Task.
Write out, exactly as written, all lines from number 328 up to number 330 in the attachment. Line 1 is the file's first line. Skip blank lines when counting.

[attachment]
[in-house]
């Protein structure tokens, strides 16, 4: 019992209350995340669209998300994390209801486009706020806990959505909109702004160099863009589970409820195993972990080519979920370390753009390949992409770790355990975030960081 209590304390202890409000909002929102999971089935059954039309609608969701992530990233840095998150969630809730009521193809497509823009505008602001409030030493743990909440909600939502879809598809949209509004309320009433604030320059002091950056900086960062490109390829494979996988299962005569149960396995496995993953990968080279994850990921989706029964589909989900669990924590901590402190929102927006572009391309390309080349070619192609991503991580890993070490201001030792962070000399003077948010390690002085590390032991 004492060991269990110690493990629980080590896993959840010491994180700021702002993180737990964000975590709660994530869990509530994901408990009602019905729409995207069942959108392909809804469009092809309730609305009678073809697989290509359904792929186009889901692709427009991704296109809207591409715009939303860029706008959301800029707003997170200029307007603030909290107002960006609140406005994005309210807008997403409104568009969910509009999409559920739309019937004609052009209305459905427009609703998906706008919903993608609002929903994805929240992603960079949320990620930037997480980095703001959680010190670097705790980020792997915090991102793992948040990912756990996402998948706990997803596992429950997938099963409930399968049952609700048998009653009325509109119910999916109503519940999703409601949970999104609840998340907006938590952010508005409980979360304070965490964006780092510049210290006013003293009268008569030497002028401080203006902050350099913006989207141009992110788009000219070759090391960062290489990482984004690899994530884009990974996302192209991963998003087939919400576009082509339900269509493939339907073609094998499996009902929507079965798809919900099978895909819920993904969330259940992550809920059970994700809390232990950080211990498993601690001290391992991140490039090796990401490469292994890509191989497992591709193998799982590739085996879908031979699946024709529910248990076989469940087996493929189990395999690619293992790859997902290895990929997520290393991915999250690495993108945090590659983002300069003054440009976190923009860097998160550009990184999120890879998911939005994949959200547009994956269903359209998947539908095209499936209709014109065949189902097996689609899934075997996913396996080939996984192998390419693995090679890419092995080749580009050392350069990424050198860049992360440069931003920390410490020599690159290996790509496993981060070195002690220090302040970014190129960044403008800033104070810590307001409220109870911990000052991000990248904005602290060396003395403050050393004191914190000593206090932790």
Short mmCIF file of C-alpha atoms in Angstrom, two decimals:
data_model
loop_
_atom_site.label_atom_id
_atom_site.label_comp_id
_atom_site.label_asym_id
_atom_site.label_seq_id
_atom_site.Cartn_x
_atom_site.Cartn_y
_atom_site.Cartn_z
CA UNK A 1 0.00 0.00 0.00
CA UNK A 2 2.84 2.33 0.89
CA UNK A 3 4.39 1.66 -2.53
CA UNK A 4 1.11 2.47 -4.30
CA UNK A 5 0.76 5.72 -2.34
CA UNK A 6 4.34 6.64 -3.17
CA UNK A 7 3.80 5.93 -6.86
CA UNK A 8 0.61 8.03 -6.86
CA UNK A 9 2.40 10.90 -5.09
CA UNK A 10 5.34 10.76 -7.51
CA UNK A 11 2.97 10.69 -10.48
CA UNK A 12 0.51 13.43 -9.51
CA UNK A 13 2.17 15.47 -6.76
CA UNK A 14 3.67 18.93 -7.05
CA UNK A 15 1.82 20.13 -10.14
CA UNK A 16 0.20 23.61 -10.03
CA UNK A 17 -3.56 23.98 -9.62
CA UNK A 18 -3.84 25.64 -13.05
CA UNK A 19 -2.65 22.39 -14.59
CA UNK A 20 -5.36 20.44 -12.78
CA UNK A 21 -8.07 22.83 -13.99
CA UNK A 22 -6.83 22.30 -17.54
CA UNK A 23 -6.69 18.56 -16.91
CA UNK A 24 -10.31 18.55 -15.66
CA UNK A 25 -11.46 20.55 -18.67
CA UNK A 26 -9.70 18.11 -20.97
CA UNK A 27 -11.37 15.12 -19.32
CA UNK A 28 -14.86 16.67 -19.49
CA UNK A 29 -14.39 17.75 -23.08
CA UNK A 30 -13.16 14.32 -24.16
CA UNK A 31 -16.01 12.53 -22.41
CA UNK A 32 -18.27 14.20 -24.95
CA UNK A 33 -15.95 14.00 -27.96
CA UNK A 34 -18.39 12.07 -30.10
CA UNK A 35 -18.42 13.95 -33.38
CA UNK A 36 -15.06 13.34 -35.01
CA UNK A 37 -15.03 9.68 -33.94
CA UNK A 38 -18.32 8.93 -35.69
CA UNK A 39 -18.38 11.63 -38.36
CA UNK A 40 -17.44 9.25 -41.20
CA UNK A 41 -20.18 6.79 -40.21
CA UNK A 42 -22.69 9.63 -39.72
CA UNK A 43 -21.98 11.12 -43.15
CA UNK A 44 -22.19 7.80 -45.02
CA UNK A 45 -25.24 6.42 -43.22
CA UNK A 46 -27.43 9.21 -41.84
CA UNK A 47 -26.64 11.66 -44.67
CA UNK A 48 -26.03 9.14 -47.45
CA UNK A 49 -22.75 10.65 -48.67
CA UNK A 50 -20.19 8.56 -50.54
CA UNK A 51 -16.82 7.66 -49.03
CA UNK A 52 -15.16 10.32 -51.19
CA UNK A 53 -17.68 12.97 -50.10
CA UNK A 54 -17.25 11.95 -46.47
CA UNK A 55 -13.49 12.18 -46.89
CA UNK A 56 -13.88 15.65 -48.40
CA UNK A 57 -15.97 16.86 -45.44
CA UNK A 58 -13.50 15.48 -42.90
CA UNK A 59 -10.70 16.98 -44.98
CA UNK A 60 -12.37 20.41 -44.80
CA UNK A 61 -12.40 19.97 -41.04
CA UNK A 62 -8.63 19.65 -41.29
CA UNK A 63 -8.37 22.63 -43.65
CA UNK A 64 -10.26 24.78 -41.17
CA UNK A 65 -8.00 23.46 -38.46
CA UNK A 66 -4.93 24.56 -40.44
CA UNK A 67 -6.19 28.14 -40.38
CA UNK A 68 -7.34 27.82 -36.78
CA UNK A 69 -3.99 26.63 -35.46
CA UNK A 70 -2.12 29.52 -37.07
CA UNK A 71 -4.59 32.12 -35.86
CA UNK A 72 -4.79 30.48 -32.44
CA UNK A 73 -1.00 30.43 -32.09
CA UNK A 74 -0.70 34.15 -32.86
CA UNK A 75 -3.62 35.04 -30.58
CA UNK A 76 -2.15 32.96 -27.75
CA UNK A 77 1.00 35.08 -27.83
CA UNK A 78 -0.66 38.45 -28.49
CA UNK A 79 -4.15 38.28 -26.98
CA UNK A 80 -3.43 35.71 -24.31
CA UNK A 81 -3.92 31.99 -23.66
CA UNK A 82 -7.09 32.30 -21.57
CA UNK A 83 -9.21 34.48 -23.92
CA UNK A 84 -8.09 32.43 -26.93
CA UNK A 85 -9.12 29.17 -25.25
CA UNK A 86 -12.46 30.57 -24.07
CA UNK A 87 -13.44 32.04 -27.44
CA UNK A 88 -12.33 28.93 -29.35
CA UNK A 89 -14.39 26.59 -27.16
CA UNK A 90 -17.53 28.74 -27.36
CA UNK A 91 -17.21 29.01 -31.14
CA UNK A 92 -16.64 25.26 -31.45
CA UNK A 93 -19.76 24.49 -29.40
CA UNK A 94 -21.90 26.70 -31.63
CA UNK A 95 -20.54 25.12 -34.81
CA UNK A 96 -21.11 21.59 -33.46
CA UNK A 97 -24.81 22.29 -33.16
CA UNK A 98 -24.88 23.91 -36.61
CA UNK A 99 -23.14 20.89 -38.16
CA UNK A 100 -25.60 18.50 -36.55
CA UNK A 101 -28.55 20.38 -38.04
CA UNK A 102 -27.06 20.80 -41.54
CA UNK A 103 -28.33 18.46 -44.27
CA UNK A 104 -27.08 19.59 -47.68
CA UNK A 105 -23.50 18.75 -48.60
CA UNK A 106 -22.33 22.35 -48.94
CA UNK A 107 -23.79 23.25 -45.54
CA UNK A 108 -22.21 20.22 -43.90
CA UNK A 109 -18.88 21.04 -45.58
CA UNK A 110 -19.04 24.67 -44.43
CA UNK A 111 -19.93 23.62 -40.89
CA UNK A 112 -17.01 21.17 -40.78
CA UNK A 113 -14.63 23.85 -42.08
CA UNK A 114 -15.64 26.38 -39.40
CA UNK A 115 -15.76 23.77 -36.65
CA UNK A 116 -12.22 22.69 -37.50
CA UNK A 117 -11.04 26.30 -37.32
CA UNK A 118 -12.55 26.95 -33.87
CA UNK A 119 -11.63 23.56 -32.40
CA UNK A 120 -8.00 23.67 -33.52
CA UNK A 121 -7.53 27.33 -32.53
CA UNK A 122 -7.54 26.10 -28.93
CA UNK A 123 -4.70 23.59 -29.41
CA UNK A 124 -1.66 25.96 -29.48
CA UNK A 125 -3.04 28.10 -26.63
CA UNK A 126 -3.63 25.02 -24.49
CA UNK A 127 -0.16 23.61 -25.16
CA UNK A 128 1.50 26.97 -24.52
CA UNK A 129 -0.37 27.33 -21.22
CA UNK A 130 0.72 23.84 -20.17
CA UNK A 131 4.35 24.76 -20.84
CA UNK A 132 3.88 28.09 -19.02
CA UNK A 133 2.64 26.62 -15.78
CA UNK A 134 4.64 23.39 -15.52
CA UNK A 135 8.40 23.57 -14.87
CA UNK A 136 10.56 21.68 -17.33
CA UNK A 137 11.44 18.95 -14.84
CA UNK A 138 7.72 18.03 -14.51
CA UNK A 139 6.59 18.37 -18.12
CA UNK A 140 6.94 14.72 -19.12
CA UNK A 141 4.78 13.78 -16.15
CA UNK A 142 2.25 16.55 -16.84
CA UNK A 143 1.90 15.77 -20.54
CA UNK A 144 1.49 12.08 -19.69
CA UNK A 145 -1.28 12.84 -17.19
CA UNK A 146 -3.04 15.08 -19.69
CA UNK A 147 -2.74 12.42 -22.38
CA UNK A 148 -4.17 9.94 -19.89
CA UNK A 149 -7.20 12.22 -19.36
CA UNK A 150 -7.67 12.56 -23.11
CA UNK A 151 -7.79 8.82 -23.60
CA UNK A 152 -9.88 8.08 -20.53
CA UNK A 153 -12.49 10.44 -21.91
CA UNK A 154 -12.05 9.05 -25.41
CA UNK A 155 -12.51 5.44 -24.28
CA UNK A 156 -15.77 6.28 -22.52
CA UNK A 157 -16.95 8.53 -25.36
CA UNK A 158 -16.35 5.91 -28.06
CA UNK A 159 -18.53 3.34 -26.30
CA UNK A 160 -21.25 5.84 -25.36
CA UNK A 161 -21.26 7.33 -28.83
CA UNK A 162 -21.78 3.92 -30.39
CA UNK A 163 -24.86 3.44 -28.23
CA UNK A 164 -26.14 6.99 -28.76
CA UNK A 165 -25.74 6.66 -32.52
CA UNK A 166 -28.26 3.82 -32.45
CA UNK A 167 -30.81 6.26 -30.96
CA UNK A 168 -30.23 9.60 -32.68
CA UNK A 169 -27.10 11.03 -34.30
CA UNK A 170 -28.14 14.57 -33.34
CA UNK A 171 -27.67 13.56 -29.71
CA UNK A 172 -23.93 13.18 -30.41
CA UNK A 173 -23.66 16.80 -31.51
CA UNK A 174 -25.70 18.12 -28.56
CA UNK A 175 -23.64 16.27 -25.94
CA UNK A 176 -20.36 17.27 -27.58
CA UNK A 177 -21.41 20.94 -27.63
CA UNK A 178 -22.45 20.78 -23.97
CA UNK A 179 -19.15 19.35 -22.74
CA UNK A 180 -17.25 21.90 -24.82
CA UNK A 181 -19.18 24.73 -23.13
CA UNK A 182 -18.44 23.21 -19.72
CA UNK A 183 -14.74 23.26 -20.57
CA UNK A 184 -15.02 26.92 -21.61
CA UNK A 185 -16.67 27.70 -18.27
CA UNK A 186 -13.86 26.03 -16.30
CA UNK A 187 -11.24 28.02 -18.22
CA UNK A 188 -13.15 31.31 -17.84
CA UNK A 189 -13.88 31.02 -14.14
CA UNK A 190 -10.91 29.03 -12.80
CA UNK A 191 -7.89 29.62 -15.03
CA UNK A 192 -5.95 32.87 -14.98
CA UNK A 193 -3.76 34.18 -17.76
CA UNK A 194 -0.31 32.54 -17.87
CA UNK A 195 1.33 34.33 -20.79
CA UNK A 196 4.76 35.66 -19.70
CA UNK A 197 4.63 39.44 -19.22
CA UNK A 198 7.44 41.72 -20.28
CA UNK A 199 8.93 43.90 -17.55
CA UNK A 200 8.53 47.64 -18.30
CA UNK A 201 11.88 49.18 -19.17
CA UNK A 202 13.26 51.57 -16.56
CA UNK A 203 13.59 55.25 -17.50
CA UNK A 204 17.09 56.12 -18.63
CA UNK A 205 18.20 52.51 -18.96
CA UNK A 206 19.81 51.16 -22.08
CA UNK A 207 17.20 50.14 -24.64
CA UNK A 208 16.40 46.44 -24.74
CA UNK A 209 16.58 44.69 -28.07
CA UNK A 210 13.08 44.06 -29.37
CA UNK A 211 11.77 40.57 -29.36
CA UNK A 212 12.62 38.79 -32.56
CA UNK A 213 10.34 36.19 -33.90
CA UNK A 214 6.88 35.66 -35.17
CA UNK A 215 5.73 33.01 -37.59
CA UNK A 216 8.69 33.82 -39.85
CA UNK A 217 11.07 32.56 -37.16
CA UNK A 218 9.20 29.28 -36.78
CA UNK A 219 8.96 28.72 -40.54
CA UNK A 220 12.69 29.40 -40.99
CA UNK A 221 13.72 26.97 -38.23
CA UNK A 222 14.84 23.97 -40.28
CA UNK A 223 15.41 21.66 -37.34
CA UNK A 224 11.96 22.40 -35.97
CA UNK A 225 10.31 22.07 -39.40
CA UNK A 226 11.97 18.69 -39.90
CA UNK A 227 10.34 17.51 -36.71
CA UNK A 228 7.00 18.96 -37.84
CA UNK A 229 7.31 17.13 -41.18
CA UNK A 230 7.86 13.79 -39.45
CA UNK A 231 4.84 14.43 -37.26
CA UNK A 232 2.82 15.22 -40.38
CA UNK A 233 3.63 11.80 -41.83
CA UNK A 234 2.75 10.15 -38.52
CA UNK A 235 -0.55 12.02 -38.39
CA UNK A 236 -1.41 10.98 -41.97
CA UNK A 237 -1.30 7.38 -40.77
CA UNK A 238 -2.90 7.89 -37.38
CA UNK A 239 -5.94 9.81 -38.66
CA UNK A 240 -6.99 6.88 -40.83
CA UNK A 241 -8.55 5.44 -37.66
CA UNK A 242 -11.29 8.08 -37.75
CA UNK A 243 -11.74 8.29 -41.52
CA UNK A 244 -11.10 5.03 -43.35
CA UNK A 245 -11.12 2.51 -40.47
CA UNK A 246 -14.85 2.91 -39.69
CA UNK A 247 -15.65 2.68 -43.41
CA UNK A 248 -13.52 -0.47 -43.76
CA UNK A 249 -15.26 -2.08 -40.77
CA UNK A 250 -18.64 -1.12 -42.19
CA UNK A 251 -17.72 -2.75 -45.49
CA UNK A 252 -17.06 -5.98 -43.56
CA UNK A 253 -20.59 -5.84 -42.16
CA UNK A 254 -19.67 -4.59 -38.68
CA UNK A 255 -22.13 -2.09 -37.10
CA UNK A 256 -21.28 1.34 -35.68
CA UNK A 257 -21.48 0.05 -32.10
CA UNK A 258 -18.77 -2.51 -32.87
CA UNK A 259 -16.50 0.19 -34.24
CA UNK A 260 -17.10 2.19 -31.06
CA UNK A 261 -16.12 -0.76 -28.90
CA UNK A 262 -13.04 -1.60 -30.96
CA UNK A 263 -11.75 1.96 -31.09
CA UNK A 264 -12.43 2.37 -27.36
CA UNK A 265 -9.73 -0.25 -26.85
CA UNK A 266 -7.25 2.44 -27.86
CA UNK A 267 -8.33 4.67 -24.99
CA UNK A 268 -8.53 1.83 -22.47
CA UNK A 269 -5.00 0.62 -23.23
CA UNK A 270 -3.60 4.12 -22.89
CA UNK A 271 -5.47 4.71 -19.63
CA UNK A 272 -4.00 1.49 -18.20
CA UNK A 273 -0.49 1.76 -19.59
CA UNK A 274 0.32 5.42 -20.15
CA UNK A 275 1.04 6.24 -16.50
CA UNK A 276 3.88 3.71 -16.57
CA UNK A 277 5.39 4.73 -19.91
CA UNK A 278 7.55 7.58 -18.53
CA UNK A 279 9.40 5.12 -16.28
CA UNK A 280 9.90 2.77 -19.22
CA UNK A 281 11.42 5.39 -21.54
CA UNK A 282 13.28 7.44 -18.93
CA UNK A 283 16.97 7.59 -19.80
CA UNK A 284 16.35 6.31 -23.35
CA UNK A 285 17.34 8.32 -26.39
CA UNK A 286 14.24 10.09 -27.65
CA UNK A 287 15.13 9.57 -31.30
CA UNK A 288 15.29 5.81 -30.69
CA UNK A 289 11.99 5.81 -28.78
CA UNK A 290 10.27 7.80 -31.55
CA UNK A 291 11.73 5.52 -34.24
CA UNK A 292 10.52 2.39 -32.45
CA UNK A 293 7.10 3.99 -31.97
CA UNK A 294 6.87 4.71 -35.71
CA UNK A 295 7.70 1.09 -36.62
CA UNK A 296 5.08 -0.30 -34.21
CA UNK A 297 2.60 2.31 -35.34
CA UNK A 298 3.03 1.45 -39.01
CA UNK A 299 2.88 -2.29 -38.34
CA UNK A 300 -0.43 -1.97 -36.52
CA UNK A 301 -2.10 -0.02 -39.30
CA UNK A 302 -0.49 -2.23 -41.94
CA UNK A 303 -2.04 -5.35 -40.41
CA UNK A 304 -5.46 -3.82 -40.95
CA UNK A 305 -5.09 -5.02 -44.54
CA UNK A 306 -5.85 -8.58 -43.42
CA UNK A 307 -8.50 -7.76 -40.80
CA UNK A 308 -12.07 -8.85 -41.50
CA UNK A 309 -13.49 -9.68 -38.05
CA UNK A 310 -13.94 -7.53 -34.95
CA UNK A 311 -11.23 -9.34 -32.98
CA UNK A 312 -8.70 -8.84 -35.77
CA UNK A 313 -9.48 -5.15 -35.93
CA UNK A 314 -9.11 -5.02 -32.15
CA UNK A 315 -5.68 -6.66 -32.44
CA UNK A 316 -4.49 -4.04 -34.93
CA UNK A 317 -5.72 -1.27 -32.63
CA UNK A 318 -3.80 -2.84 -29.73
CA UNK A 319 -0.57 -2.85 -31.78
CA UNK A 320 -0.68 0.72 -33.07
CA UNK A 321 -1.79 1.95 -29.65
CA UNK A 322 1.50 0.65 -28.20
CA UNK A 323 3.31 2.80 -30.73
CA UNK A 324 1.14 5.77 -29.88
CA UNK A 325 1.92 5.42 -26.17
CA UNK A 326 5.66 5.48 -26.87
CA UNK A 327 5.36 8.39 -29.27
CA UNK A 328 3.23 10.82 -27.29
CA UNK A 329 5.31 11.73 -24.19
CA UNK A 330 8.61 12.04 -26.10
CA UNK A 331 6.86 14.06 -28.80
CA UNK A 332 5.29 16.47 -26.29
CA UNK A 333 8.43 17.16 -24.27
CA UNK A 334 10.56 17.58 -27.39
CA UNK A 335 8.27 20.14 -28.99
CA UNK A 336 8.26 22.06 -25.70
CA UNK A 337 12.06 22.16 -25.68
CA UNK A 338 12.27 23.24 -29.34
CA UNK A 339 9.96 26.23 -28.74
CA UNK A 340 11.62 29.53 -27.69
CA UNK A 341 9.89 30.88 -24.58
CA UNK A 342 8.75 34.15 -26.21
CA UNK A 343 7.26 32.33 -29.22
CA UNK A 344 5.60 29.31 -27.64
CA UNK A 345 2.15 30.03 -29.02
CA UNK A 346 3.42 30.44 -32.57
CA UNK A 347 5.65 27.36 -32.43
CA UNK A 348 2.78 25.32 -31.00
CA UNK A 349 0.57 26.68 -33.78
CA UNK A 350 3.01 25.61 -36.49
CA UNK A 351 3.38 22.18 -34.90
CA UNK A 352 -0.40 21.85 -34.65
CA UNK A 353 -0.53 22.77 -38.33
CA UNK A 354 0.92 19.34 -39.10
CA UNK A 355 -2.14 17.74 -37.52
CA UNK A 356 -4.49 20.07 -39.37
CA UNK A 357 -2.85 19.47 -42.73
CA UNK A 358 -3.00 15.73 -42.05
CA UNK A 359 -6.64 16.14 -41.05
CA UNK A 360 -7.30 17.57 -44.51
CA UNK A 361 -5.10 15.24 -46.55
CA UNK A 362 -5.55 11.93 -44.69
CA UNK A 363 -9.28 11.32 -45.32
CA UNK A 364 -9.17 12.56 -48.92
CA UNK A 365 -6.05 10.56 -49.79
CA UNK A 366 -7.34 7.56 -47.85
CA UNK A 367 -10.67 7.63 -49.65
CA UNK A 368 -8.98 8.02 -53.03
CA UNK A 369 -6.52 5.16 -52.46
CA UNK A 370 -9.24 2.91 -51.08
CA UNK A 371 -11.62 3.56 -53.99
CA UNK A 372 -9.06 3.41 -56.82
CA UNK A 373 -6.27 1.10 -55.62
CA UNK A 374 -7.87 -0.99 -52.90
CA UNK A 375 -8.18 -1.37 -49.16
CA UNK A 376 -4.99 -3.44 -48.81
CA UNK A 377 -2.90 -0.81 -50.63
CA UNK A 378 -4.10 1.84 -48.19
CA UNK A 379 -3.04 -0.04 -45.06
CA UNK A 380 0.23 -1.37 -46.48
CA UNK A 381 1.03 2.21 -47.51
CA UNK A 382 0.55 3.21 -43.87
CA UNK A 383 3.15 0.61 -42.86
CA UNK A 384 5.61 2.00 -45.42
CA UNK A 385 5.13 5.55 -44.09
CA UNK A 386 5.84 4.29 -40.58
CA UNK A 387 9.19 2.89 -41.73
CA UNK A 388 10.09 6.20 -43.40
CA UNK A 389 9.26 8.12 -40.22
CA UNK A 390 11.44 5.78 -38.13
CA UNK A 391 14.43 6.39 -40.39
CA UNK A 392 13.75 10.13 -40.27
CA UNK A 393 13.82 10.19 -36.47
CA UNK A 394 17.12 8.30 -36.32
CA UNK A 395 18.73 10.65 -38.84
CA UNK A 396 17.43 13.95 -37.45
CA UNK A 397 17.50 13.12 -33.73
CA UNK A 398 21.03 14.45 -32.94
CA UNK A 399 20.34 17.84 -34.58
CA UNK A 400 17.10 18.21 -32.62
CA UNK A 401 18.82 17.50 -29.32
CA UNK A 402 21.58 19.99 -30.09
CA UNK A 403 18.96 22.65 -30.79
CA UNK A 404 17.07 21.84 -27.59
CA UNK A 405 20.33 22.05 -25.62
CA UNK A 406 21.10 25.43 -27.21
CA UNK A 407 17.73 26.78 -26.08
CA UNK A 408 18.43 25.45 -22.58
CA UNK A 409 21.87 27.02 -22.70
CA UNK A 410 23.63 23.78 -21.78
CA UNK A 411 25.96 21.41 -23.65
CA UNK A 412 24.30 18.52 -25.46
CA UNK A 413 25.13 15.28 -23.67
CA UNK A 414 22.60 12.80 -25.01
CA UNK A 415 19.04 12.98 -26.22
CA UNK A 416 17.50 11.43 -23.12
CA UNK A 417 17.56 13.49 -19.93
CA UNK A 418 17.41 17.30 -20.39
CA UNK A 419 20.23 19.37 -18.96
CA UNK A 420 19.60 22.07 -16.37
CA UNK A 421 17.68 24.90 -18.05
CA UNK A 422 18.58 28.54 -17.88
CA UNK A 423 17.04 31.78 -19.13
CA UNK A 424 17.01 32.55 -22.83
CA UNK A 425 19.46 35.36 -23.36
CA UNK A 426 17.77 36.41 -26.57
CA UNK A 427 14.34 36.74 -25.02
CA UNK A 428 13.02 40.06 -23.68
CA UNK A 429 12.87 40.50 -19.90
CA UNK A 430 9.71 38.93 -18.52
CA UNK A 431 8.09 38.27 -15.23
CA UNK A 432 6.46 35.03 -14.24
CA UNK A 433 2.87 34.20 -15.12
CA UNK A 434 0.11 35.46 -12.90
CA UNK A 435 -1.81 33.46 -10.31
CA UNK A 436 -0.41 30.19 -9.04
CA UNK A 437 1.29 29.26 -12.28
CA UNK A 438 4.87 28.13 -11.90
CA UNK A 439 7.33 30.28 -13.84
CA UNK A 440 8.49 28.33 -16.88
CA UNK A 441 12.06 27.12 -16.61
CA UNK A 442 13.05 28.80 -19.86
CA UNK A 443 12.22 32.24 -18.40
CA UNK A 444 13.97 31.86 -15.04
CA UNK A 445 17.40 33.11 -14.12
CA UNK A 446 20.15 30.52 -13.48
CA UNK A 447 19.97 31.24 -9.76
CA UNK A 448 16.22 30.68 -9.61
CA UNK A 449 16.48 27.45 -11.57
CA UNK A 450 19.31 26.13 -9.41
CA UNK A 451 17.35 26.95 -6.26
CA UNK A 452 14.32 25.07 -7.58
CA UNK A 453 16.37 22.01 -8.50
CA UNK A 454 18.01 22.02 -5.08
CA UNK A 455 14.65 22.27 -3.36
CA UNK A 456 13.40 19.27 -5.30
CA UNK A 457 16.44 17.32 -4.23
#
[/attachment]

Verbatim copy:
CA UNK A 316 -4.49 -4.04 -34.93
CA UNK A 317 -5.72 -1.27 -32.63
CA UNK A 318 -3.80 -2.84 -29.73